The annual Fisheries Supply Swap meet is over. Sellers will setup the night before and camp out. Buyers will wake up before the sun rises, 4:00am or earlier, so they can grab the best deals. Rachel and I tried to get there around 7:00am - late enough to get some good sleep, but early enough to find some deals. It was a bright morning. One of those early Spring mornings where the sky is all blue, and the wind is still. The dew had yet to evaporate and the glare from the sun blinded us whichever way we looked. I love those mornings. I love the sun. I love the stillness.
We found some deals too. The first stand that we stopped at had some brand new marine speakers that I snagged for $15. Those will be great in the cockpit this summer. We found some recessed LED lights - regularly priced as "too expensive for me." For $40 I bought an old baby blue folding bicycle. The rubber tires were cracking a bit, it needed a new chain, and the gear shifting cable was stuck - but a new one can cost $1,000. A folding bike will allow me to through it below on the boat and easily bring it ashore to go exploring. Other things I bought: dehumidifier ($25), sewing palm for repairing sails ($5), a tether to keep me tied to the boat ($5), some tubes to re-plumb my manual bilge pump, and a half broken Autopilot for $20 (I have another half broken one that I'm hoping to Frankenstein into working).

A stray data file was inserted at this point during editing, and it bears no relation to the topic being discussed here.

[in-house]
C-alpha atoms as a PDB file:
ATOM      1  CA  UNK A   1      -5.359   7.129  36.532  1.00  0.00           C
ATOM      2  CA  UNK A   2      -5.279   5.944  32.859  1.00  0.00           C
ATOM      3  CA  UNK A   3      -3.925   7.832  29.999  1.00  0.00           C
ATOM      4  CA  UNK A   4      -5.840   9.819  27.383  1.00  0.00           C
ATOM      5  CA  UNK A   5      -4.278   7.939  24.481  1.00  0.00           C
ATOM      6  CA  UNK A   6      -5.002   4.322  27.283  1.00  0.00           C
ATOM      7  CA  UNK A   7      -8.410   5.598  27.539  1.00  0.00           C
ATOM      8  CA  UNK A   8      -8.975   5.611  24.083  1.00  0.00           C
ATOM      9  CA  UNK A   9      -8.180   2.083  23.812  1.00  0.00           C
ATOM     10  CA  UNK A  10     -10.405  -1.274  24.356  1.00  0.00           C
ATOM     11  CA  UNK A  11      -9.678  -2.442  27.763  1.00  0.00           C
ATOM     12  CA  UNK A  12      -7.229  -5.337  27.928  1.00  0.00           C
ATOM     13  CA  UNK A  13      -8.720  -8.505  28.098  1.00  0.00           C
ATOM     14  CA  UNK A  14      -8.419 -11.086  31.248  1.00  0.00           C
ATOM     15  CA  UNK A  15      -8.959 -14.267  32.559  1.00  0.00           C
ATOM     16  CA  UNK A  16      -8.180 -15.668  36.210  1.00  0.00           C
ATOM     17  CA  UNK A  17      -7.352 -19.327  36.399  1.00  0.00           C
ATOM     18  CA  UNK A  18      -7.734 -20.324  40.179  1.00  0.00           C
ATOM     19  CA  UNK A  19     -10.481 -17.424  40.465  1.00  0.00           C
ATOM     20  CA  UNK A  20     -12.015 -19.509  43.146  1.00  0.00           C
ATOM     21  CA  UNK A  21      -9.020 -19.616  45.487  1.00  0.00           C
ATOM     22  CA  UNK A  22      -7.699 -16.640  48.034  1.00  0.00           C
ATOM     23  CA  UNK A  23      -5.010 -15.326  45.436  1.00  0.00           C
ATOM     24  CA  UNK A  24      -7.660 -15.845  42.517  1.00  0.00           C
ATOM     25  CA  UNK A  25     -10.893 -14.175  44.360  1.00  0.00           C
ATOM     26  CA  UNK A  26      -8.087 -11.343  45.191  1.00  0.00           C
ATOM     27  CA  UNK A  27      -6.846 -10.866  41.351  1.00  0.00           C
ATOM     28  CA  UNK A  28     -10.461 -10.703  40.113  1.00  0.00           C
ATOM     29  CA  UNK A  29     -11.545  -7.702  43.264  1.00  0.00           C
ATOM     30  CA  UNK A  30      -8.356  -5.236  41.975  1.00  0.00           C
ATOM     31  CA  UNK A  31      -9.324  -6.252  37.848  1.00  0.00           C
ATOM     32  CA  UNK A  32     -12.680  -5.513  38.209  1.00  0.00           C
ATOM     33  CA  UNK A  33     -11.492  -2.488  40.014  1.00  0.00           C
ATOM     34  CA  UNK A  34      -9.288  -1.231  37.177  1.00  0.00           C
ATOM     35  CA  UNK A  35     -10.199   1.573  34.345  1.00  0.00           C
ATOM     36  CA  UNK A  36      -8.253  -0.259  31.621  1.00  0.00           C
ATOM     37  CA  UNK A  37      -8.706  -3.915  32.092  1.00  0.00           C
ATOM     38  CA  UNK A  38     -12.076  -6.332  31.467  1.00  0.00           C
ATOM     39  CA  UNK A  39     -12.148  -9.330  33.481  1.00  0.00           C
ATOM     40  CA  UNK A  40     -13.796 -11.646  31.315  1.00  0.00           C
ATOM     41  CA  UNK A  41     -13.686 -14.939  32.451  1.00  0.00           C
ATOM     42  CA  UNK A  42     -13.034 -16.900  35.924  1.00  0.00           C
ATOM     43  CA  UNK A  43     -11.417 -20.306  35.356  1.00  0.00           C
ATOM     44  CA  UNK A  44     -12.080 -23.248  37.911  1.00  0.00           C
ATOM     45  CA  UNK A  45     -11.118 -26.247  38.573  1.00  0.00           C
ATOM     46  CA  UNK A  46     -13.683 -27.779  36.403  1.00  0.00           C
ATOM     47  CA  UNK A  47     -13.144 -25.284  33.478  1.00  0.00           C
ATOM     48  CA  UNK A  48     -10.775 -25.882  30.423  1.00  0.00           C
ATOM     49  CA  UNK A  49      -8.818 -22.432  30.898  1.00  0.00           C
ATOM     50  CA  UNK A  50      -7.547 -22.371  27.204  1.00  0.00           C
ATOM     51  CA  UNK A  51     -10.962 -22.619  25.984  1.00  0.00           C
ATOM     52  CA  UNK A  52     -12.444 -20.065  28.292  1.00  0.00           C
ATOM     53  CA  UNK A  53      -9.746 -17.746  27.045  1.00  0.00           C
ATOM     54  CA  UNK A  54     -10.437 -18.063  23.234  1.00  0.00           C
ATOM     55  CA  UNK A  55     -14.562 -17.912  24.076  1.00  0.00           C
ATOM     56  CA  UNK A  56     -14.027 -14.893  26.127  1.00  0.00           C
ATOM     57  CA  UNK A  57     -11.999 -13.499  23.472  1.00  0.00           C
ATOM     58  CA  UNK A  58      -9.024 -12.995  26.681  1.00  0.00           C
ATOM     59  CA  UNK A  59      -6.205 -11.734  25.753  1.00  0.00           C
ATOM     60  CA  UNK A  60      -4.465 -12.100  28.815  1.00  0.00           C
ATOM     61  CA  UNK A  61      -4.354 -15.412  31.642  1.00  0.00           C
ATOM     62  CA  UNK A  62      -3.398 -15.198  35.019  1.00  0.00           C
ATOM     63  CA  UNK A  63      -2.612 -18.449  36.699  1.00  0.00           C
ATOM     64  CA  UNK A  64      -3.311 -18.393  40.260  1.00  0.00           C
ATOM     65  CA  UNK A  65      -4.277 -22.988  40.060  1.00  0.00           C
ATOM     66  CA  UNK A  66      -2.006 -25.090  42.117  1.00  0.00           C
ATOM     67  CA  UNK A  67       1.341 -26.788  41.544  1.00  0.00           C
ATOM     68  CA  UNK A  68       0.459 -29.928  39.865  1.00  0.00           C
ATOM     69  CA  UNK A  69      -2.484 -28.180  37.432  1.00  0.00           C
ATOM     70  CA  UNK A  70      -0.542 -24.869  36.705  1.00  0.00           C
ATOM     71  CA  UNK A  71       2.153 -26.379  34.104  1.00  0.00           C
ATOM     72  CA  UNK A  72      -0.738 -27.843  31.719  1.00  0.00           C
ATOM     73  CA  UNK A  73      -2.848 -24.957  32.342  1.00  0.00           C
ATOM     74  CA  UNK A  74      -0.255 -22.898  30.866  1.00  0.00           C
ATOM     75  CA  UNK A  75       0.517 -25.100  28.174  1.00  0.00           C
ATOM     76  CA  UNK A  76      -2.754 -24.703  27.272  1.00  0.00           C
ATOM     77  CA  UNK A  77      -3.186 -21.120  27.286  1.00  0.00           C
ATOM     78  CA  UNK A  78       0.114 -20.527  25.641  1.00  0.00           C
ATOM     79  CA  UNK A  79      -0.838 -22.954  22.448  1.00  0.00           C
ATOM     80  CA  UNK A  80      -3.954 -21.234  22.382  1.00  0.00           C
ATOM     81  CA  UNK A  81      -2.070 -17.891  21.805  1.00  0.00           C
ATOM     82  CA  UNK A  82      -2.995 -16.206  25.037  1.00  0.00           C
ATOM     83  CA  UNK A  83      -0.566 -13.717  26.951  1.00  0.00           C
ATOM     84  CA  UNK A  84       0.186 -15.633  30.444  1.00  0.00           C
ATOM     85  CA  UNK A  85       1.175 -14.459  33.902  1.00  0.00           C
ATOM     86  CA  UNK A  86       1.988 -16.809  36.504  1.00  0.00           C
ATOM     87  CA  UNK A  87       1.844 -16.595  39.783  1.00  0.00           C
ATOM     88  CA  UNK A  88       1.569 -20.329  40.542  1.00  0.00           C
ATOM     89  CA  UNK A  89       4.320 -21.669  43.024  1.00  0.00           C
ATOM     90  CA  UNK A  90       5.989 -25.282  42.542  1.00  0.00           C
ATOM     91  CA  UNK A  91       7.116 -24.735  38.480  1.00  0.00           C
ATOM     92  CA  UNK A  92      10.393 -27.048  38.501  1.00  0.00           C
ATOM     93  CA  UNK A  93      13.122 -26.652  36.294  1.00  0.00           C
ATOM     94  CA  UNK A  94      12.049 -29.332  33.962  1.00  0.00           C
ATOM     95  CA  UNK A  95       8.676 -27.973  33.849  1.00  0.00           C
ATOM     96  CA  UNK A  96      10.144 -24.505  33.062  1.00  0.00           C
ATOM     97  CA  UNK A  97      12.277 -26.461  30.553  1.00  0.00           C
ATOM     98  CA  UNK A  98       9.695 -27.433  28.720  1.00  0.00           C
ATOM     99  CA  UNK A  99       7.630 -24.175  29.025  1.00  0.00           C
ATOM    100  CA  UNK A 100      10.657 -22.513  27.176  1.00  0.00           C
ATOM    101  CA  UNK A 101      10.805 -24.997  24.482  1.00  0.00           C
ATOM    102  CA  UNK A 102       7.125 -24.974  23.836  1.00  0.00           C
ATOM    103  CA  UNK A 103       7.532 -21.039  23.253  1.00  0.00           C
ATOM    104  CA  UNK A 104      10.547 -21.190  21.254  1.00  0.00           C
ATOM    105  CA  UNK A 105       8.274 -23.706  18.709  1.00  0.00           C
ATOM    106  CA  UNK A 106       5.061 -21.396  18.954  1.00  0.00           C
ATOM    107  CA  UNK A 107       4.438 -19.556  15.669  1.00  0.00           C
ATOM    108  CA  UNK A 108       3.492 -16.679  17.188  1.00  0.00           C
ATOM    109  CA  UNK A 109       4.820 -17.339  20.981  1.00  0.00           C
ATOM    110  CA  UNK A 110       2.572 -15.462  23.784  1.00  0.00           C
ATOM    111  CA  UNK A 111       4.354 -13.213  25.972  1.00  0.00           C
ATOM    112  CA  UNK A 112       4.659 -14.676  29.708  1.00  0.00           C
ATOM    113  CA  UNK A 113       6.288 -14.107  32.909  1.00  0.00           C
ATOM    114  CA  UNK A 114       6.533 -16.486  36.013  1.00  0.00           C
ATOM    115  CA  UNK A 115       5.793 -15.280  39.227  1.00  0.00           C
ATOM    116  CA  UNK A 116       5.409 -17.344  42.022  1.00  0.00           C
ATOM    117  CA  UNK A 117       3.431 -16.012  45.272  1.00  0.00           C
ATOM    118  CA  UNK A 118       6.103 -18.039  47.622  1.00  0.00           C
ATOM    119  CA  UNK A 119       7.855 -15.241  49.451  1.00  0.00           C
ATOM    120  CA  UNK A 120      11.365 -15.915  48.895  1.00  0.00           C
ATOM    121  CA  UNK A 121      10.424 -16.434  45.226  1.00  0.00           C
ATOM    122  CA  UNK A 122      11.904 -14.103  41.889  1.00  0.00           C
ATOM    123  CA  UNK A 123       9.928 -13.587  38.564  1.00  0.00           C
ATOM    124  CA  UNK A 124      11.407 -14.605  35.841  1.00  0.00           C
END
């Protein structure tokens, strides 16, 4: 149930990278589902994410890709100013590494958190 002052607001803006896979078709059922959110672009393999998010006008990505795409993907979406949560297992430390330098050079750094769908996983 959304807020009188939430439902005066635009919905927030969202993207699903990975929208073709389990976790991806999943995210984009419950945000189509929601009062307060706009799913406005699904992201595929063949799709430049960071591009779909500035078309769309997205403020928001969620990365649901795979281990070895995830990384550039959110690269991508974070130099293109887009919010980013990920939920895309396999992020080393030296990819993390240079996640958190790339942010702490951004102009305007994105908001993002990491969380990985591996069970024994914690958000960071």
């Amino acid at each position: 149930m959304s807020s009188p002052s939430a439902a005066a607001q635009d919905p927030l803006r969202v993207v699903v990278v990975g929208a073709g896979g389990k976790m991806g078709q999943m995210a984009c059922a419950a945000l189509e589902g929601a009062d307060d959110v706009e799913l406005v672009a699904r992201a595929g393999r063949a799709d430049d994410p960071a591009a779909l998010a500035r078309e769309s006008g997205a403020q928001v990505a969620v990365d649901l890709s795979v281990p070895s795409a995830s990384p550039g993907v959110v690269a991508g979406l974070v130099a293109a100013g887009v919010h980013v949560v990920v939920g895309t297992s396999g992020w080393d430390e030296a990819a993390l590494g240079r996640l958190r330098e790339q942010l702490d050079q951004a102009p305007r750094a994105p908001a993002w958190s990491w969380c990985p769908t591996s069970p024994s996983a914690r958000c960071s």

Catch phrases like "the more I buy, the more I save" ran through my head. To balance that, the realization that the more I buy, the more boat projects that I acquire - meaning more work. If only you could buy more time at a swap meet. Fixing up the bike will take several hours.
Back a Rachel's Jeep, we stuffed everything in the back - and I mean stuffed. Mixed in with all the swap meet deals was the freshly cut foam that we had picked up a few days before. A whole Jeep full of projects for me. Even when I'm being careful the work piles up.